Garage sales, rummage sales, tag sales.The sale ing season is upon us. Until I had children, two daughters, I was never the garage sale type. Now you can’t keep me away. It’s more that just saving a buck, although we still joke about the complete set of Royal Doulton china I got for ten dollars.In addition to finding great buys, weekend wonders, and unique items, garage sales are learning opportunities for the whole family and an inexpensive way to not only have fun, but also teach life skills. Here are eight life lessons most easily taught while browsing garage sales.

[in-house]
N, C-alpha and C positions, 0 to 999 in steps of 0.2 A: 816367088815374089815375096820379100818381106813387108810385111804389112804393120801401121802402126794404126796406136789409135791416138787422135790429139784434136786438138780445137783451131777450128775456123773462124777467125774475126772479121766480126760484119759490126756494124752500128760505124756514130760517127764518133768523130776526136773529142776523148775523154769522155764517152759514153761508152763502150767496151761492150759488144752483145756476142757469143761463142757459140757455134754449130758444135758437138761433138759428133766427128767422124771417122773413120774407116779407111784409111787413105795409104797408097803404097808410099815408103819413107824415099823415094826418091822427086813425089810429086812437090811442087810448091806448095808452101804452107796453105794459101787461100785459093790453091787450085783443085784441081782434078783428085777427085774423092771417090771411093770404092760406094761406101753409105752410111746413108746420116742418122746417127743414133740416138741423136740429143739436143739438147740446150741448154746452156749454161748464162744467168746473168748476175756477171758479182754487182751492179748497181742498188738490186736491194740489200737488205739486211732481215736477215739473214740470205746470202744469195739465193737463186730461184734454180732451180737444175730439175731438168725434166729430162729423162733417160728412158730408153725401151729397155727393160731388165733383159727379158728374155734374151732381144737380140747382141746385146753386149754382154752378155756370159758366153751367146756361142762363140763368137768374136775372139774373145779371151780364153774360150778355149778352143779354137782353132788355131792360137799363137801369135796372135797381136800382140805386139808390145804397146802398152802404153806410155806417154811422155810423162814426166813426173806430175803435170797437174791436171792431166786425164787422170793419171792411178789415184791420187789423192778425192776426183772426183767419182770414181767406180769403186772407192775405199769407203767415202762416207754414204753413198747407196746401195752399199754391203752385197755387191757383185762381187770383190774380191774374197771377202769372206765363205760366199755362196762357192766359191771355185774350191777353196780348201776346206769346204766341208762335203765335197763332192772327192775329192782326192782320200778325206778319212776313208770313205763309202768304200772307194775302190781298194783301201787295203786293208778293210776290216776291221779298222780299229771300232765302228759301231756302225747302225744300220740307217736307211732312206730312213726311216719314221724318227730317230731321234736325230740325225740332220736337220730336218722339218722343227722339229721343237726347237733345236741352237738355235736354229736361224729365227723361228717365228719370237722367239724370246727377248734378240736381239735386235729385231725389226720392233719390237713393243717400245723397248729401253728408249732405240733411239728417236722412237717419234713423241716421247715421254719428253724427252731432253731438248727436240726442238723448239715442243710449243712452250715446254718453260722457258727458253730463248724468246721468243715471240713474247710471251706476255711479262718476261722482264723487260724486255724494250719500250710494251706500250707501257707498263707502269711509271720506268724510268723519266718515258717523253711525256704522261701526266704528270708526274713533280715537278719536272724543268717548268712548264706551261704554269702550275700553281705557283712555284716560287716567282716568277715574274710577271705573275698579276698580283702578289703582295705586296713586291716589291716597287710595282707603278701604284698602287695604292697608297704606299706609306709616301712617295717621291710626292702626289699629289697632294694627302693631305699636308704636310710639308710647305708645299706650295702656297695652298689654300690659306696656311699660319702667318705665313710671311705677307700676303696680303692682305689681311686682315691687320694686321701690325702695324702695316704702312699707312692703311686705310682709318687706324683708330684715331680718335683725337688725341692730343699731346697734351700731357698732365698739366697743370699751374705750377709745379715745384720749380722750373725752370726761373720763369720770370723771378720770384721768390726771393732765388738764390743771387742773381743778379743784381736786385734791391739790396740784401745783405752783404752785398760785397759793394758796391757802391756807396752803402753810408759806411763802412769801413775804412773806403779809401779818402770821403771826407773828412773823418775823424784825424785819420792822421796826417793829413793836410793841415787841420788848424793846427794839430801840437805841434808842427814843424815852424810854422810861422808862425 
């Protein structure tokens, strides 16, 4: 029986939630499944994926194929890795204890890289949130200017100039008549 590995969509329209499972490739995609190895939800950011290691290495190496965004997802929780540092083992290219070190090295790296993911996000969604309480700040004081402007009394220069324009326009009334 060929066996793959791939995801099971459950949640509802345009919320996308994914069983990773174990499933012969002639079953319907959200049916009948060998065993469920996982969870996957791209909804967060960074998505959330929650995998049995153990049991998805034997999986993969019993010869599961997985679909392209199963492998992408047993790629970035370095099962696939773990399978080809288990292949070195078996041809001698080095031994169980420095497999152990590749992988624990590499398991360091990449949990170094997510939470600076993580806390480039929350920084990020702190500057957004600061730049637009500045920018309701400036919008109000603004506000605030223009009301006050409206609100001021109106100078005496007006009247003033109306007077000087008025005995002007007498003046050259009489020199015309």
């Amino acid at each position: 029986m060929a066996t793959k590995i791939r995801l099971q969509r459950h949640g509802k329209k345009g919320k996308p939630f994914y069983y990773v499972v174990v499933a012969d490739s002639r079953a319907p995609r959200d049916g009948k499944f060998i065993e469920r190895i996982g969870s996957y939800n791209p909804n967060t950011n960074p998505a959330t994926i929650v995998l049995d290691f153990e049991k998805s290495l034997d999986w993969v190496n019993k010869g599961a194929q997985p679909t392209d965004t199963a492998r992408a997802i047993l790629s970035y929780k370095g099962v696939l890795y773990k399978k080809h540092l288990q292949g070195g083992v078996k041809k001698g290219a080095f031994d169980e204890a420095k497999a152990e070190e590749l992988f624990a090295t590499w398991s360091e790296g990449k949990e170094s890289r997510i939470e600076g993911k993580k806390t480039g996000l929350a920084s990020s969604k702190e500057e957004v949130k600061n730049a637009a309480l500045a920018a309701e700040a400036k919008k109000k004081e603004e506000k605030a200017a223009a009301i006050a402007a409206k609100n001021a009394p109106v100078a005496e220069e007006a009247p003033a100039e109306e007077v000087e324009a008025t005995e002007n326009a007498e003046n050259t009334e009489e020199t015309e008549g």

1. Map It Out
Garage sales begin with a plan. Because they are usually listed in community calendars, local newspapers, or online by different neighborhoods, this is an opportunity to discuss efficiency and map-reading skills.Plan your route to make the best use of both your time and your gas. Kids learn valuable lessons about efficiency first-hand. This is also an opportunity to learn more about your neighborhood. Take the time to point out recognizable places like churches, schools, grocery stores, and libraries. Talk about what road you are driving on or which street you need to turn down. I didn’t appreciate how important this was until my daughters started learning to drive. Because we had looked at maps and talked about our travel routes to garage sales, they had a better understanding of their own communities and driving directions long before they ever got behind the wheel.
2. Go Green